The US dollar index was seen at its worst for two years earlier this week – and forex traders and analysts appeared unwilling to predict an immediate turnaround in its fortunes.
The currency, which during the recent coronavirus pandemic was seen to rise in value significantly as traders flocked to its cash-friendliness, has had a real reversal of fortunes.
In its index, which is a tool designed to monitor how the currency is performing compared to several other currencies from around the world, was seen at 93.720.
This was its worst performance since the early summer of 2018.
It also performed badly against several individual currencies across the globe.
Against the safe-haven Japanese yen, for example, it was spotted at 105.05.
This was close to the four-month low that it saw the day before.
The single European currency, meanwhile, was seen at $1.1723 in its pair against the greenback.
This reflected a rise on the previous day, though it retreated somewhat from the position it saw earlier in the week.
That position, a little closer to $1.18, was its highest for two years or so.
A number of factors contributed to the poor performance of the dollar and the consequent surge of other global currencies.
One such factor was the growing view that the American economy will struggle to come back from the impact of the coronavirus pandemic.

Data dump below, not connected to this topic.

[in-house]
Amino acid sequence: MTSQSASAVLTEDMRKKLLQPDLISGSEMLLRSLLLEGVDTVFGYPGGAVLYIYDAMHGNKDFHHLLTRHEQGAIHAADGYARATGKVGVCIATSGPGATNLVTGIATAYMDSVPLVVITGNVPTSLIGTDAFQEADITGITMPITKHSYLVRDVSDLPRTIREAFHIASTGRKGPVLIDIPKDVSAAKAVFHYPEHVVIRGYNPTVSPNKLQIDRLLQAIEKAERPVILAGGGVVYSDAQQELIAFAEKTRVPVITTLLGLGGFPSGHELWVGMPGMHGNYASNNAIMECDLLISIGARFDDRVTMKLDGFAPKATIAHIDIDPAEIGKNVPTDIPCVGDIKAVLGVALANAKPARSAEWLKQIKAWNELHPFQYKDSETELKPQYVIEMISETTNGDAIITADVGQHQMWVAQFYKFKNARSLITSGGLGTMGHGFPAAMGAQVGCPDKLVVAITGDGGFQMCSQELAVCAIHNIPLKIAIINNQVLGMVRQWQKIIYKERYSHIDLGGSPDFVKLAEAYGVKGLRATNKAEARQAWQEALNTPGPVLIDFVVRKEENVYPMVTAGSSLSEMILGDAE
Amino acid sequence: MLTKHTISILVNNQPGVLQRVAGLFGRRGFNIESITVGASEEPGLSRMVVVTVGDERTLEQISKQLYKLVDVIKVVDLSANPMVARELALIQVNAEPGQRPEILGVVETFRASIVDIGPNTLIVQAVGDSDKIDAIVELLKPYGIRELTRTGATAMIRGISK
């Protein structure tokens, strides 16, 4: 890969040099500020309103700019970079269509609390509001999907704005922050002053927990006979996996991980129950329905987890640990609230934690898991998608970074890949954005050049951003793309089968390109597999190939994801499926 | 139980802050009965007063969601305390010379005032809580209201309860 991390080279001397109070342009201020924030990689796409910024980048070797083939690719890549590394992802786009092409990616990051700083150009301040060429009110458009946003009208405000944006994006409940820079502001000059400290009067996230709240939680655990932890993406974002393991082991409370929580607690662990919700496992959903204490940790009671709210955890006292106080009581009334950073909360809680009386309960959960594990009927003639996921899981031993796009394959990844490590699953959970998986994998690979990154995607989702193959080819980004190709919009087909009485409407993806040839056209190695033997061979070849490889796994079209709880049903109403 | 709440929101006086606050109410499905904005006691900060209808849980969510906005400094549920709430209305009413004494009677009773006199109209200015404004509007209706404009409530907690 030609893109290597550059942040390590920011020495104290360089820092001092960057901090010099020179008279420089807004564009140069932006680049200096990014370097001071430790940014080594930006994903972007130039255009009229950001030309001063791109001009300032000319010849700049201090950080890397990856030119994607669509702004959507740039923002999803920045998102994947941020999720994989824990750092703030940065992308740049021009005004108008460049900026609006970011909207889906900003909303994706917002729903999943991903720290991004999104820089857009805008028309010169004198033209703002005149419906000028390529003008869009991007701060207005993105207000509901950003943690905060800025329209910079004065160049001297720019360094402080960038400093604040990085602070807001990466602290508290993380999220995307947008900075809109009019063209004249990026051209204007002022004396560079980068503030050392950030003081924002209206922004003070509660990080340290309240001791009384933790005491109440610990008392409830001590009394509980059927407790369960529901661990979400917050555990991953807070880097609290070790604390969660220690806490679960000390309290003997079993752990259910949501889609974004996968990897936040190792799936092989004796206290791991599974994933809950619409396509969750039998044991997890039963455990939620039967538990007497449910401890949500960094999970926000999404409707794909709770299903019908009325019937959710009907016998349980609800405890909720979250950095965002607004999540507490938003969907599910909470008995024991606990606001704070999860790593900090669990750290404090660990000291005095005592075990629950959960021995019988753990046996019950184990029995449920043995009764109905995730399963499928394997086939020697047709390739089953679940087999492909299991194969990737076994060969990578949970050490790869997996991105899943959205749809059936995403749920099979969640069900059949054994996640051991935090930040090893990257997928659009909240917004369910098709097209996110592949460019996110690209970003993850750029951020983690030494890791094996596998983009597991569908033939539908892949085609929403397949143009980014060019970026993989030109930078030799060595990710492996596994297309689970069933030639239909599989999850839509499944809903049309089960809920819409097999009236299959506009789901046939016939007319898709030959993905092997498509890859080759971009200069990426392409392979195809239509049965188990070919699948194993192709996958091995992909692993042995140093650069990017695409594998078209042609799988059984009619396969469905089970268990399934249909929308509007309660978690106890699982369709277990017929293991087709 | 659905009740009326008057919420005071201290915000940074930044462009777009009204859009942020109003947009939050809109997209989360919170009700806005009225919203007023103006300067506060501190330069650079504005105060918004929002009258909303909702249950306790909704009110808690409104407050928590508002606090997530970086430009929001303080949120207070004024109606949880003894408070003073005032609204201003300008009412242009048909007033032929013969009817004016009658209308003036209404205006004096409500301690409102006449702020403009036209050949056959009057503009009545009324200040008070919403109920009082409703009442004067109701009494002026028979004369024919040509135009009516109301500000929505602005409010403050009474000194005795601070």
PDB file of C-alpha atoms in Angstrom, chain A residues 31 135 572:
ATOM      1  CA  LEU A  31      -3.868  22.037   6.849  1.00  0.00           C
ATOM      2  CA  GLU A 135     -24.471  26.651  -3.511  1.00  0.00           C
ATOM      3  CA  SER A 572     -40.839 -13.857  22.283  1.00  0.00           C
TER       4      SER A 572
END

Economic metrics are increasingly showing that the US economy is facing severe problems.
One such figure was the consumer confidence metric for July, which plummeted further than had been forecast.
The public health figures are also startling investors in the dollar.
Almost 10% of states across the US revealed on Tuesday that they had seen day-on-day records for deaths from the disease.
According to analysts, the consequences of this for the economy could be twofold.
The first consequence could be that a lockdown reoccurs in the country, and that this goes on to damage the already fragile economy even further.
The second consequence is likely to be that the Federal Reserve Bank could make serious decisions about the way to manage monetary policy.
There are some suggestions that the Federal Reserve will buy up more historic debt.
It could also introduce other strategies such as a yield cap.
It is currently meeting and is due to reveal its decisions later on Wednesday.
It is widely expected, however, that there will not be a change to interest rates.
One interesting consequence of the ongoing worries for the dollar is that it is fuelling demand for commodities such as gold.
On Tuesday, for example, gold was seen at $1,980.5 to the ounce, which was a record amount.
However, it later pulled back a little as trading got underway on Wednesday.
By then, it was spotted at $1,963.5 to the ounce.